“That’s probably the easiest.” He was still frowning, and she could see he was trying to remember how and when he’d used the word nor.

She’d never known she would like him this much.

She’d never even imagined doing so.

“Okay. My house is 111 Sycamore, just in case I lose you along the way.”

Charles nodded and got into the driver’s seat of his car while Taylor headed for hers. They were only about ten minutes from her little brick house in an established residential neighborhood. If she’d gone with a town house or a condo, she could have gotten a nicer and newer one, but she didn’t like having neighbors that close, and her older house had a good-sized yard for Toby, her five-year-old pug.

Toby was just as grumpy and antisocial as she was, so they were a good match.

When they reached her house, she parked in the garage like normal while Charles parked in the driveway and walked into the garage where she was waiting.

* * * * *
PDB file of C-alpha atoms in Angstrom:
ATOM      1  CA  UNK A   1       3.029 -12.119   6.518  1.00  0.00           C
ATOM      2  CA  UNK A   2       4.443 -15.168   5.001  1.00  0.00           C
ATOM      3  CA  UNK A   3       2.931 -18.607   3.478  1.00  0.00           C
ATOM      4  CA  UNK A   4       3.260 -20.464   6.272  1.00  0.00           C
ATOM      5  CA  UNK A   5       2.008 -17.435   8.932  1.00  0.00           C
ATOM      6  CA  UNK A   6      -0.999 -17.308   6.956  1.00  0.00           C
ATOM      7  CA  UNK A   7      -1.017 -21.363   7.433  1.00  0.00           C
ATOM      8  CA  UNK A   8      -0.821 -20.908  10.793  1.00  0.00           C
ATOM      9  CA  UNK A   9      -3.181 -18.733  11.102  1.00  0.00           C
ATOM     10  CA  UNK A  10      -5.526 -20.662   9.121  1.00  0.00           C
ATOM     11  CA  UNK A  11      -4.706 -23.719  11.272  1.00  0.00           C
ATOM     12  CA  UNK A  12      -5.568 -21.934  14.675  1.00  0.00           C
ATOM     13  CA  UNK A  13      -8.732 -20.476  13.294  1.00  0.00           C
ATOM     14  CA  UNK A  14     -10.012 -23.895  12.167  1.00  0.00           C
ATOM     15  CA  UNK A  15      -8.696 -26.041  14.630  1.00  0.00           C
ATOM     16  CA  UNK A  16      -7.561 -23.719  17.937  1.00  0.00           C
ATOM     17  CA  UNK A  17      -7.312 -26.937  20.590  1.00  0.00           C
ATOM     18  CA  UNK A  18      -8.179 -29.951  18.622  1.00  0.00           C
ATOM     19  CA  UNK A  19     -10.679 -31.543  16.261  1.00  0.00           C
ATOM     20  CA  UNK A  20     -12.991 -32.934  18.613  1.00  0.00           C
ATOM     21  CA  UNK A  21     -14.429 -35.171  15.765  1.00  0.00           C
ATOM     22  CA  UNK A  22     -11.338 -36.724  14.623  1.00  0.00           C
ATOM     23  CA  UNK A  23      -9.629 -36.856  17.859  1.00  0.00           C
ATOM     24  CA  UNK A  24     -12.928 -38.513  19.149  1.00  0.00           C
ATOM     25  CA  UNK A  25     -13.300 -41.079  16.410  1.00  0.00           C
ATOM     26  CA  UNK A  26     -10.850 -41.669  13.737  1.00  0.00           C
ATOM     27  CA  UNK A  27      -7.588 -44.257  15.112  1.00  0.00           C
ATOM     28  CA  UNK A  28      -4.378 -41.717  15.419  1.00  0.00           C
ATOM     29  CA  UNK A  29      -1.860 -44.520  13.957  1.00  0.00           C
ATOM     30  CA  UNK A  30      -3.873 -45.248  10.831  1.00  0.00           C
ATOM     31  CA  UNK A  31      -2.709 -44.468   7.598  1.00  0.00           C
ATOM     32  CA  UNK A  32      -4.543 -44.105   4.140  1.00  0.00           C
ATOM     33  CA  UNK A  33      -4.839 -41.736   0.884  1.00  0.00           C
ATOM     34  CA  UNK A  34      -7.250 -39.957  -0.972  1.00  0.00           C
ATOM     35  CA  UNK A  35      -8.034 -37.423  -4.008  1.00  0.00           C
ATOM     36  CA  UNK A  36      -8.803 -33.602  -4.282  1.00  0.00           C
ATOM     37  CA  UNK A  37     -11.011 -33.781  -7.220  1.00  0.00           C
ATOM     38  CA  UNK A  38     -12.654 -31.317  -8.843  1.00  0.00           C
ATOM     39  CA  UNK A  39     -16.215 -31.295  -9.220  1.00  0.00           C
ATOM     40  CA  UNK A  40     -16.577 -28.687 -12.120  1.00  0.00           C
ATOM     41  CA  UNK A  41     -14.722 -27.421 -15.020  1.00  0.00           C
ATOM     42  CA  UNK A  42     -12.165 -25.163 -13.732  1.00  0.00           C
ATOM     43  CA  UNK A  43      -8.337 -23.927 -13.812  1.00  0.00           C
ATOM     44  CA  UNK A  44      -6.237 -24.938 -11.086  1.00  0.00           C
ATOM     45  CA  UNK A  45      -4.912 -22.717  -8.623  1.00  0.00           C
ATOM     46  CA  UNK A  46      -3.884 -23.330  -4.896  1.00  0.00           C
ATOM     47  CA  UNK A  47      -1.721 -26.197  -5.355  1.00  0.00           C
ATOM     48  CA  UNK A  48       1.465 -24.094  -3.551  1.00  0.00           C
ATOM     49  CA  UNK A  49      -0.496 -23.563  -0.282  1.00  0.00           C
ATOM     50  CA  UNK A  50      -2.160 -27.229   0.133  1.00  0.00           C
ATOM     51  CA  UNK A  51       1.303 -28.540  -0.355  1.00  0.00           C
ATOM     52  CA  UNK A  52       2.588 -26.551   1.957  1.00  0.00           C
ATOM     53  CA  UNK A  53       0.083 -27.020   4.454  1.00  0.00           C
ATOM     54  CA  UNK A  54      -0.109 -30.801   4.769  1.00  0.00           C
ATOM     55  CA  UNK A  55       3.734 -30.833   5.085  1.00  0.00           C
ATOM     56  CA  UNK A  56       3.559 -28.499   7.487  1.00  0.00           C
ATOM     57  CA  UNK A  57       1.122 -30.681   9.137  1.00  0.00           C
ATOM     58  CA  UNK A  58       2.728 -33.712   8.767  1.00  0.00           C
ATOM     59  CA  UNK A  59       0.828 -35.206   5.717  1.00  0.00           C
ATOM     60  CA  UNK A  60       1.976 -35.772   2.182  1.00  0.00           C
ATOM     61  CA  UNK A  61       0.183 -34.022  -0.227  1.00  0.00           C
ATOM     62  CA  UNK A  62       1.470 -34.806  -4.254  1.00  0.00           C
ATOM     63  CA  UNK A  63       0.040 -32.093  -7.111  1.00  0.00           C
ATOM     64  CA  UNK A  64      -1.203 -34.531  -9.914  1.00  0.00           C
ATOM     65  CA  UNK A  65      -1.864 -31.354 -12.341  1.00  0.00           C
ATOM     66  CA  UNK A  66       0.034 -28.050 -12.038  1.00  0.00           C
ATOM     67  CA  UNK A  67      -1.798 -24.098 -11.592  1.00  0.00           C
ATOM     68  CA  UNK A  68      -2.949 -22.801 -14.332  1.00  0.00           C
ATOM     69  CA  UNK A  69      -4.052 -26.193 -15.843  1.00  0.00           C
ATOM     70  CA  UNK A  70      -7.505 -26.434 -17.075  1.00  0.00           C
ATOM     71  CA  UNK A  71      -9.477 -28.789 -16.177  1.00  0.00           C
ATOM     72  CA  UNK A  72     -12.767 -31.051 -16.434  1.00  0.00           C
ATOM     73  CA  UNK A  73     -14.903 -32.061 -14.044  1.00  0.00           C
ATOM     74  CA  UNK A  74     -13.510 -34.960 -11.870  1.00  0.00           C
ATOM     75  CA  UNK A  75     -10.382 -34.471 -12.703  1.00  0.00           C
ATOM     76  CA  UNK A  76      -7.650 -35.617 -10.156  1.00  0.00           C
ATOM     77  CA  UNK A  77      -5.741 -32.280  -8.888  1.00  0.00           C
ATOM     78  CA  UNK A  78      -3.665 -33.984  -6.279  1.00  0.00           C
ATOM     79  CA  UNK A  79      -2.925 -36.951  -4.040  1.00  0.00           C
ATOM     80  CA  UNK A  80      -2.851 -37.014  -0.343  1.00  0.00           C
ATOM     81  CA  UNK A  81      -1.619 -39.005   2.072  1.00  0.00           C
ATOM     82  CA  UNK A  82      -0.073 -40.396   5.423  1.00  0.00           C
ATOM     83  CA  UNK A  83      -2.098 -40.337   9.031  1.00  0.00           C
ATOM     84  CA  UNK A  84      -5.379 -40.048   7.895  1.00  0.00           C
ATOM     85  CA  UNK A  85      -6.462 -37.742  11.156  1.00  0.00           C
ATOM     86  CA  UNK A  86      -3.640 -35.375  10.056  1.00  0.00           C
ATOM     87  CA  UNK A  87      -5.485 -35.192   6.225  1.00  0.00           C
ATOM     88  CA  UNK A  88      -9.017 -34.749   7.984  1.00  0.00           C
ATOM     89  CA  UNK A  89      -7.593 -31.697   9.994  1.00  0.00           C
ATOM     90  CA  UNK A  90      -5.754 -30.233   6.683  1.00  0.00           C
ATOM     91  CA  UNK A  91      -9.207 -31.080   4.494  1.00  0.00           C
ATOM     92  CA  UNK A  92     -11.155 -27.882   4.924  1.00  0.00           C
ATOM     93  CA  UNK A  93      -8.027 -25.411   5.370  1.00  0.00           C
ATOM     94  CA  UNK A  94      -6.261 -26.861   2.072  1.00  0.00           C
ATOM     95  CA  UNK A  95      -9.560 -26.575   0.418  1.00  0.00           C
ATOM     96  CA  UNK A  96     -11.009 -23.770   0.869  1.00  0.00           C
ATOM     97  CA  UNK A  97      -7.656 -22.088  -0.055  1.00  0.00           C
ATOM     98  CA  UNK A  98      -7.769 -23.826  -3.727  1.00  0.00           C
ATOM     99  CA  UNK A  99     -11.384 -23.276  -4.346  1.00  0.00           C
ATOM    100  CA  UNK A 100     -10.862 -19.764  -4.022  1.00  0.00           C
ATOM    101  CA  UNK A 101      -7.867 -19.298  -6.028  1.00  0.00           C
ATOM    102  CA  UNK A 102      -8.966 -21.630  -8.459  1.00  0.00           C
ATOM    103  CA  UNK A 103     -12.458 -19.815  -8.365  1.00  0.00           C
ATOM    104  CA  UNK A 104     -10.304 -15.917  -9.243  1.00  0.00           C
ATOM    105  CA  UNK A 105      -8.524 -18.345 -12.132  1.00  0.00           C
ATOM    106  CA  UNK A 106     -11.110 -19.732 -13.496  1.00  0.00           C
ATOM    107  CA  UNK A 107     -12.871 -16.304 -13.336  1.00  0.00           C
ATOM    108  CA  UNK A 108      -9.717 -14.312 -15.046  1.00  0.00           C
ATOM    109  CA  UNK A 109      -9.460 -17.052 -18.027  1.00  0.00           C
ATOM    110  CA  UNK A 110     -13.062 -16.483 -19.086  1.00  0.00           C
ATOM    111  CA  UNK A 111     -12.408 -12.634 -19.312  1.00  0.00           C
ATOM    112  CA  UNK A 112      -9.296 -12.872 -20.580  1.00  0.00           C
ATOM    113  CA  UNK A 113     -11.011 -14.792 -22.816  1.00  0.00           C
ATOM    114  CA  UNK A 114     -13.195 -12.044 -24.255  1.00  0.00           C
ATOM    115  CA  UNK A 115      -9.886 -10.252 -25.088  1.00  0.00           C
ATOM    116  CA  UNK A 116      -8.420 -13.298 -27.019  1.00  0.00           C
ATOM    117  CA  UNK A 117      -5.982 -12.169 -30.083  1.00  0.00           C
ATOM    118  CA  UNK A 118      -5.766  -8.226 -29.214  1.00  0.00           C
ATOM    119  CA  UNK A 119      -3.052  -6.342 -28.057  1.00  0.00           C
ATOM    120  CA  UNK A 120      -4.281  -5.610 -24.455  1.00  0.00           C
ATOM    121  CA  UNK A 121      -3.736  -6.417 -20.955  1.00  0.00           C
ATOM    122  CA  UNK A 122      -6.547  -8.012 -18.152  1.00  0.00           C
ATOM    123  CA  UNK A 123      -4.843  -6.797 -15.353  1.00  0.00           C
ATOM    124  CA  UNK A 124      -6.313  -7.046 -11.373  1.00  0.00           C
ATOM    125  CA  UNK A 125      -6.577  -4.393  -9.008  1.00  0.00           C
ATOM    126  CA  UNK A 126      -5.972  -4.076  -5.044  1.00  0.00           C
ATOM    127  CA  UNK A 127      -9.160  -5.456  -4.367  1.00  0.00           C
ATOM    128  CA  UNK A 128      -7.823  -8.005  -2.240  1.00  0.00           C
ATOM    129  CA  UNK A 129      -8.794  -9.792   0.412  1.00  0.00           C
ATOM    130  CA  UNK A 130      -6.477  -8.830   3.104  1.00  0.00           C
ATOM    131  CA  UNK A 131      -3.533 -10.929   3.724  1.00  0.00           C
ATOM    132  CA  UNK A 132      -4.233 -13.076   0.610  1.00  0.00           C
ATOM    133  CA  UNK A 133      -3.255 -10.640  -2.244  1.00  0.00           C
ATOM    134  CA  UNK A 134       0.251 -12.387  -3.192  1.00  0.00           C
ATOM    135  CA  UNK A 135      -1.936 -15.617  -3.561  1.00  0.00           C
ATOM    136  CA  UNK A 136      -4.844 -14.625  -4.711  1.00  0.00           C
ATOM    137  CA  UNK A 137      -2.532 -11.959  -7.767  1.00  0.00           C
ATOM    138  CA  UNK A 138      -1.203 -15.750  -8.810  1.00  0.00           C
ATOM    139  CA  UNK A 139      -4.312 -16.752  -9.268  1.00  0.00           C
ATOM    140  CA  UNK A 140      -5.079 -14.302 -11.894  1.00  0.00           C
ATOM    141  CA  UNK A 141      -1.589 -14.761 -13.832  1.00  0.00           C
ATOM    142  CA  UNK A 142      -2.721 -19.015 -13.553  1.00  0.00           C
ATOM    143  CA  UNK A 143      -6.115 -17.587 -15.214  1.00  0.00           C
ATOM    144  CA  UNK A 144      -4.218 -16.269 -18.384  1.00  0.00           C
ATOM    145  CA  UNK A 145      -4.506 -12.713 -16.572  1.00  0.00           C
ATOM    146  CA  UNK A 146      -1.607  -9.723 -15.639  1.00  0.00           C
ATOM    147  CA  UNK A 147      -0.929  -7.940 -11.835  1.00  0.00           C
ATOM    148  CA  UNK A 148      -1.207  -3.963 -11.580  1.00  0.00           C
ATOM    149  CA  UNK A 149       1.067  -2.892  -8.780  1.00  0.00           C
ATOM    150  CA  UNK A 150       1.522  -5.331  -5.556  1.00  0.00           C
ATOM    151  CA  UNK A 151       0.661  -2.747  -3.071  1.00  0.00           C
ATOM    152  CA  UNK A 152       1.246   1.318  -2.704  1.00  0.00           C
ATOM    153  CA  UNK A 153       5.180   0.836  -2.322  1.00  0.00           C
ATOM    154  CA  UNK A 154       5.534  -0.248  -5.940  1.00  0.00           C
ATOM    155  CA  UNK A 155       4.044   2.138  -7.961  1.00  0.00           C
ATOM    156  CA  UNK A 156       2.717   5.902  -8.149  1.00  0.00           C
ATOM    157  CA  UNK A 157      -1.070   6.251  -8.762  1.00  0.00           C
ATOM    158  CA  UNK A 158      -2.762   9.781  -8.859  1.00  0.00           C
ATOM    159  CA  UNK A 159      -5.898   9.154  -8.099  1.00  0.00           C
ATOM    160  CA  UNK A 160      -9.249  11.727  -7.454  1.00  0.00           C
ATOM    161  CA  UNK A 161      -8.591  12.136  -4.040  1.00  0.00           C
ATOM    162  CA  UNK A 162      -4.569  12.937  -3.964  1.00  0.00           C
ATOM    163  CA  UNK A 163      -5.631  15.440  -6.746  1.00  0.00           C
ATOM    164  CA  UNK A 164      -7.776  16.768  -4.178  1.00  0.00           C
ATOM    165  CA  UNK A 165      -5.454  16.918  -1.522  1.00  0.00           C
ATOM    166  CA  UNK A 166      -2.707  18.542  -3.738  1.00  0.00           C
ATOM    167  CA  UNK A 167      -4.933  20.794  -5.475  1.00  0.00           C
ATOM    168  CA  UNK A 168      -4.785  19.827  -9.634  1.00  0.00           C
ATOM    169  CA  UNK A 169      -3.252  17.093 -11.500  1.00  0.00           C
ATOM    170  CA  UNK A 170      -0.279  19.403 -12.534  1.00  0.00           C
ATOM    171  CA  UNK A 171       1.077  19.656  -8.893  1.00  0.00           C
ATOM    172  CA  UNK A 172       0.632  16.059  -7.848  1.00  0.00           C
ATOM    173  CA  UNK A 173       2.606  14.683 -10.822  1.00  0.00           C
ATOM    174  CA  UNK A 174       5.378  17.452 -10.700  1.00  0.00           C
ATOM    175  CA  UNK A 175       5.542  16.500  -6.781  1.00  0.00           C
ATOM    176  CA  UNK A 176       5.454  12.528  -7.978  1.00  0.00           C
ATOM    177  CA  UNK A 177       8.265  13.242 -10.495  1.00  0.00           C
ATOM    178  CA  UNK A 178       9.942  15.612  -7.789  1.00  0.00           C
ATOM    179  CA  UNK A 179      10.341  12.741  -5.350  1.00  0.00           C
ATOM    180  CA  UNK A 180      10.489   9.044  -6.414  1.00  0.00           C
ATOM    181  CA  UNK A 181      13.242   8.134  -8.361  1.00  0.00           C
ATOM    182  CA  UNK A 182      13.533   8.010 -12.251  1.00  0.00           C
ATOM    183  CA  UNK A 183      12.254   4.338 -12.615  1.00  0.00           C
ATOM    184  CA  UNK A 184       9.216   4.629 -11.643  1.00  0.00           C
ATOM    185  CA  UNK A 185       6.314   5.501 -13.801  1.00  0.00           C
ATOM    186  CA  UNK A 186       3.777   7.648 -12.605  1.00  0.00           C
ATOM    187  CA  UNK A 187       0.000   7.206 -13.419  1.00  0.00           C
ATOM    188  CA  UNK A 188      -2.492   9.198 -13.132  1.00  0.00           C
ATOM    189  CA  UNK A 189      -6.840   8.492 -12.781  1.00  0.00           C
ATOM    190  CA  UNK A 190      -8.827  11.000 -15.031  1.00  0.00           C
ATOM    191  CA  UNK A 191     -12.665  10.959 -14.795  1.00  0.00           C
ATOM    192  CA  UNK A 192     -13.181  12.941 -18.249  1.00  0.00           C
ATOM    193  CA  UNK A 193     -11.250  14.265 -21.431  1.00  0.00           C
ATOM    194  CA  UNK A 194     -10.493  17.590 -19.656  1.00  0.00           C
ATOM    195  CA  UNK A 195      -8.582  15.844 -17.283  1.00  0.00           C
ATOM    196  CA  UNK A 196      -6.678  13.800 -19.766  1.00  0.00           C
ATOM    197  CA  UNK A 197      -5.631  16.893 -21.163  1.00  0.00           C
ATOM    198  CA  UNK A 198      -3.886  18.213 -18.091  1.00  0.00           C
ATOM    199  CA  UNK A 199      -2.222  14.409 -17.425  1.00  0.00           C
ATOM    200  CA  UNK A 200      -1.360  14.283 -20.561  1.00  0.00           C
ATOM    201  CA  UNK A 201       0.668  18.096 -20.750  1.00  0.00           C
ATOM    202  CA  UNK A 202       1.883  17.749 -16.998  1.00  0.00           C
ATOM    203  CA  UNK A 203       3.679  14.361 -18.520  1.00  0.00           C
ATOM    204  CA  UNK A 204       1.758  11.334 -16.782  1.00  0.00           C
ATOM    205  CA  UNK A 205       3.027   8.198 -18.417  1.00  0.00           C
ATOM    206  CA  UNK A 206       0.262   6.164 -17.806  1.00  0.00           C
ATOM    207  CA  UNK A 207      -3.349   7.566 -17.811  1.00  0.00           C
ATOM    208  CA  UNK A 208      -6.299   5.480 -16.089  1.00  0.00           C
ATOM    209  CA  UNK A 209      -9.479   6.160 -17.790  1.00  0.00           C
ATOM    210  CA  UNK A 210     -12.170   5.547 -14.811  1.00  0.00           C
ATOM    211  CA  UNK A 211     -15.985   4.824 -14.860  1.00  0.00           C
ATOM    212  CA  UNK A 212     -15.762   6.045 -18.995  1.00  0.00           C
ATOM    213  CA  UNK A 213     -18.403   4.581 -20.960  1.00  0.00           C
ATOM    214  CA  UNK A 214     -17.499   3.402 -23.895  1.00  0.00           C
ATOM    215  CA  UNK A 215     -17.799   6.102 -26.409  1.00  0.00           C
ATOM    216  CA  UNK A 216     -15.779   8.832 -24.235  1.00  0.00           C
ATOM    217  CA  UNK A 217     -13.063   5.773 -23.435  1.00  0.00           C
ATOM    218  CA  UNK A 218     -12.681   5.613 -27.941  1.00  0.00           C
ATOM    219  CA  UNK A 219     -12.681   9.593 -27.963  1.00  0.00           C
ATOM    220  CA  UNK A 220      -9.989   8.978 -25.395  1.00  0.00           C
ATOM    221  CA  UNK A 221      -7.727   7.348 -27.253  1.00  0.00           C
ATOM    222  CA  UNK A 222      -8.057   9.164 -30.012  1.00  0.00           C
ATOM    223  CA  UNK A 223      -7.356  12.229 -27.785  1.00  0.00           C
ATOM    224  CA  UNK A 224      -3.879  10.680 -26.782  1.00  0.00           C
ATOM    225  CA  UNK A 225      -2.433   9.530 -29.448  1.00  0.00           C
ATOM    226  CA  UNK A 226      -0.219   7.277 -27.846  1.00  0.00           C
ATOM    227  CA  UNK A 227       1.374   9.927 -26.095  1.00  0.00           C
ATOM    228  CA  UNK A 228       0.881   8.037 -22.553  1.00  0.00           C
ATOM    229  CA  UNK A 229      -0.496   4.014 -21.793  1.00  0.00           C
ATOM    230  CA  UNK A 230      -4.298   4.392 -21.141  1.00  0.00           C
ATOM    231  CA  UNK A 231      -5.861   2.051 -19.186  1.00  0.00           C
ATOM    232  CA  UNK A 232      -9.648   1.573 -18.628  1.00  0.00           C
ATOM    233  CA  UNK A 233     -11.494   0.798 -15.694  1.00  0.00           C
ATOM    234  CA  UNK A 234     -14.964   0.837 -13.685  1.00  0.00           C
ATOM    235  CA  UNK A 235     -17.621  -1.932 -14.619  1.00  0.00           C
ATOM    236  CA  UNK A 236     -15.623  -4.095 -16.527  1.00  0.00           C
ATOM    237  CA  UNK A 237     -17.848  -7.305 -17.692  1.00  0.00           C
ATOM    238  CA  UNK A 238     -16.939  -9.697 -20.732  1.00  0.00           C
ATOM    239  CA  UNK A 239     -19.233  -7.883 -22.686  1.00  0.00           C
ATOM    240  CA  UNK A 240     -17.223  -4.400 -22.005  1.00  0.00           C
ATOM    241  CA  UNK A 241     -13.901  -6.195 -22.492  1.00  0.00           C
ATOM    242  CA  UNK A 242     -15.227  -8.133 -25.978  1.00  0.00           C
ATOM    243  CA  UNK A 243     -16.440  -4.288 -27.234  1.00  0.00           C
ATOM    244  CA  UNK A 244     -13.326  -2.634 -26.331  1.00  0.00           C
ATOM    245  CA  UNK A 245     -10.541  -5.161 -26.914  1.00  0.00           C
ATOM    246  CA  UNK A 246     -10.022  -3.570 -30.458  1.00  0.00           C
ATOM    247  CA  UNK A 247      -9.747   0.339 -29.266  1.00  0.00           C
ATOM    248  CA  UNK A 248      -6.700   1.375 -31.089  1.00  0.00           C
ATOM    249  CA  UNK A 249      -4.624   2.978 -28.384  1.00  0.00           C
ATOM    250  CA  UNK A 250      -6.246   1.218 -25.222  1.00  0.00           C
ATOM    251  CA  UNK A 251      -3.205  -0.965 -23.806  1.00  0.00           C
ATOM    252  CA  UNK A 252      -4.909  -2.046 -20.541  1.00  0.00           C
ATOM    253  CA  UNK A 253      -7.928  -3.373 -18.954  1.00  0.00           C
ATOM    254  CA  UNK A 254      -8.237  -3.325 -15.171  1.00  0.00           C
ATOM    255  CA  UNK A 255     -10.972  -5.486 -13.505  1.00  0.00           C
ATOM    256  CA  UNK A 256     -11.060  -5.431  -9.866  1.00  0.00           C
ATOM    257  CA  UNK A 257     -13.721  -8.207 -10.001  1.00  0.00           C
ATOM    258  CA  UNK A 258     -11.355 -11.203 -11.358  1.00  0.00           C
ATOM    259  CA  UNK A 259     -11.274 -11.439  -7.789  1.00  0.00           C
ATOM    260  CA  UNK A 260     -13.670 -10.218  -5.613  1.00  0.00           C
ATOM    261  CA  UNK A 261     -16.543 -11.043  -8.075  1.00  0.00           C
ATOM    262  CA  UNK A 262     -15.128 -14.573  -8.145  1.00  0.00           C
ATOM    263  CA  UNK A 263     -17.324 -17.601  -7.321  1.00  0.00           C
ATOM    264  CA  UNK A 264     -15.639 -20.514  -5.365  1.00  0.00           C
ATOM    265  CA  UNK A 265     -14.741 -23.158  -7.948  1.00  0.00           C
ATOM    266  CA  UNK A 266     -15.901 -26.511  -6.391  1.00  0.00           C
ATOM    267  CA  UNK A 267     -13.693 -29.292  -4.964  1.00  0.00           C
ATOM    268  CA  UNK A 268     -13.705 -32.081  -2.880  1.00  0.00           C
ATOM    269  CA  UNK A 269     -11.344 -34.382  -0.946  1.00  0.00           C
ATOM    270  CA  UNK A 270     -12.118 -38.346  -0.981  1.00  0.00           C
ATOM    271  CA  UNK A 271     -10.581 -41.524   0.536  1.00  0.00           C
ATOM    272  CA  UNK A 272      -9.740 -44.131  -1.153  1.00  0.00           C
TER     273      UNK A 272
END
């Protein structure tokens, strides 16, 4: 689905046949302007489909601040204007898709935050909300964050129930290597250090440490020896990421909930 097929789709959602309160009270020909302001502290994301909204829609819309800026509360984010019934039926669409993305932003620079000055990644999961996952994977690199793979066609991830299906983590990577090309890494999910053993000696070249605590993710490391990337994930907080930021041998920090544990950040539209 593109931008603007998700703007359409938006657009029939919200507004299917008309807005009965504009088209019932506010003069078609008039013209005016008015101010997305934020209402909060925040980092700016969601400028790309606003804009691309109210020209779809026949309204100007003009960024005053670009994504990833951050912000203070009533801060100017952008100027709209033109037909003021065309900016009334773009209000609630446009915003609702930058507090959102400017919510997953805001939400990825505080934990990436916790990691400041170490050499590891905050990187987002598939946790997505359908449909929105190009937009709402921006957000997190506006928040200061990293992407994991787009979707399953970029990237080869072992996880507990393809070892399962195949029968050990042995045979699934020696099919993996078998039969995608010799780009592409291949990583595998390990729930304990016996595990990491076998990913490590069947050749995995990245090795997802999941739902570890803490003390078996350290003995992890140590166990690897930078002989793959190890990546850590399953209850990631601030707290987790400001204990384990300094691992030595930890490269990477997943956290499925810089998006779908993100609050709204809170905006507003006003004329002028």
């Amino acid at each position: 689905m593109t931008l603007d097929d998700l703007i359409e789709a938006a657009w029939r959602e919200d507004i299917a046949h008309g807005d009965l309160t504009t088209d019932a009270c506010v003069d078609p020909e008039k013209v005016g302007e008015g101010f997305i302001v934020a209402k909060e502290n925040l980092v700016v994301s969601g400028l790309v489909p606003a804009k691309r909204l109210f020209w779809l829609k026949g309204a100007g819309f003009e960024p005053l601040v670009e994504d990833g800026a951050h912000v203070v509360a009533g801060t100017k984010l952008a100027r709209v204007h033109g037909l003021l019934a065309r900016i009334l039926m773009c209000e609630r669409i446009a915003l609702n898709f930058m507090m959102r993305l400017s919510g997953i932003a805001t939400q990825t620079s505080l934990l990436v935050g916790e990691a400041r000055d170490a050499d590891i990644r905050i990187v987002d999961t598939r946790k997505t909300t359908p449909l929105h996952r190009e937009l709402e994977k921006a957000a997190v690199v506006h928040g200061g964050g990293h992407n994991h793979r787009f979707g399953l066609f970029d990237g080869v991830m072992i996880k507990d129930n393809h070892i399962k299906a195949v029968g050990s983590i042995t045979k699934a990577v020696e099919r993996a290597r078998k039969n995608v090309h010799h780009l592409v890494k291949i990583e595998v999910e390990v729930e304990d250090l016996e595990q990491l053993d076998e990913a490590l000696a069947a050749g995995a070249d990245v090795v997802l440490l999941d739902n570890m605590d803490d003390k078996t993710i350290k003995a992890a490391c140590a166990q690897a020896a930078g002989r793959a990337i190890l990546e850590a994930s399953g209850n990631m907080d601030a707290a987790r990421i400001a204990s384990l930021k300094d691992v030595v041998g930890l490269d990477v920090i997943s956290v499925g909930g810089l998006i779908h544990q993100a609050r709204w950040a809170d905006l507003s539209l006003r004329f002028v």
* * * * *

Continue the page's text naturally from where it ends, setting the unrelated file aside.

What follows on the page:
“This is very pleasant.”


“Yes.” He nodded. “It doesn’t really seem like you.”

She snorted. “Thanks a lot.”

“I thought you didn’t like people to sugarcoat conversation.”

“I don’t,” she admitted, letting them into the house through the garage. “I’m not a pleasant person, so I don’t fit in my pleasant house. Perfectly true, and nothing wrong with saying that.”

“I didn’t intend it as an insult.”

She checked his face and saw he was telling her the truth. “And I wouldn’t have been angry if you had.”

He nodded, clearly believing her too.

“This is nice,” he said when they walked inside, looking around at the old-fashioned kitchen and shiny hardwood floors. He was about to say something else, but Toby came charging and yapping at him just then, so he had to deal with the dog, who’d been surprised from his nap by a stranger in his sacred kingdom.